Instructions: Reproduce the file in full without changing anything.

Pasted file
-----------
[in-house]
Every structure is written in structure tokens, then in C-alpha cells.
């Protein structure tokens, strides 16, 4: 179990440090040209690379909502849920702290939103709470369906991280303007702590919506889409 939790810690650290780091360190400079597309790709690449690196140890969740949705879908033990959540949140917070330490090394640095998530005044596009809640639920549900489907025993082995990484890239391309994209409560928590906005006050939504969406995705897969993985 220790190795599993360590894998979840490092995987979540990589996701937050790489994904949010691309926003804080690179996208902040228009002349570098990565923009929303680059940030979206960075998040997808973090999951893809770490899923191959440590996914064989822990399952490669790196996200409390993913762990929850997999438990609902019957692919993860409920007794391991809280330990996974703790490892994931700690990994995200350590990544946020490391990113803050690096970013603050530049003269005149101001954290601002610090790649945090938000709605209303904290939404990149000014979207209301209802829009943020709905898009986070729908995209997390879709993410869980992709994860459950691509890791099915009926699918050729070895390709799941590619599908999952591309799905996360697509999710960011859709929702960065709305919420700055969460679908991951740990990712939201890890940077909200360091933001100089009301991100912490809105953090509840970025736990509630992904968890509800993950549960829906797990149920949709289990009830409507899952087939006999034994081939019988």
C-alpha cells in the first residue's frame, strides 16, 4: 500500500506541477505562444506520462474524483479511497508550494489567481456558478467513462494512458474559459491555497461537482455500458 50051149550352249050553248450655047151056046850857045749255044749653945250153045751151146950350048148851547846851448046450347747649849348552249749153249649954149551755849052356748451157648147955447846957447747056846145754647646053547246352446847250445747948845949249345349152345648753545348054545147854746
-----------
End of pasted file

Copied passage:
[in-house]
Every structure is written in structure tokens, then in C-alpha cells.
């Protein structure tokens, strides 16, 4: 179990440090040209690379909502849920702290939103709470369906991280303007702590919506889409 939790810690650290780091360190400079597309790709690449690196140890969740949705879908033990959540949140917070330490090394640095998530005044596009809640639920549900489907025993082995990484890239391309994209409560928590906005006050939504969406995705897969993985 220790190795599993360590894998979840490092995987979540990589996701937050790489994904949010691309926003804080690179996208902040228009002349570098990565923009929303680059940030979206960075998040997808973090999951893809770490899923191959440590996914064989822990399952490669790196996200409390993913762990929850997999438990609902019957692919993860409920007794391991809280330990996974703790490892994931700690990994995200350590990544946020490391990113803050690096970013603050530049003269005149101001954290601002610090790649945090938000709605209303904290939404990149000014979207209301209802829009943020709905898009986070729908995209997390879709993410869980992709994860459950691509890791099915009926699918050729070895390709799941590619599908999952591309799905996360697509999710960011859709929702960065709305919420700055969460679908991951740990990712939201890890940077909200360091933001100089009301991100912490809105953090509840970025736990509630992904968890509800993950549960829906797990149920949709289990009830409507899952087939006999034994081939019988």
C-alpha cells in the first residue's frame, strides 16, 4: 500500500506541477505562444506520462474524483479511497508550494489567481456558478467513462494512458474559459491555497461537482455500458 50051149550352249050553248450655047151056046850857045749255044749653945250153045751151146950350048148851547846851448046450347747649849348552249749153249649954149551755849052356748451157648147955447846957447747056846145754647646053547246352446847250445747948845949249345349152345648753545348054545147854746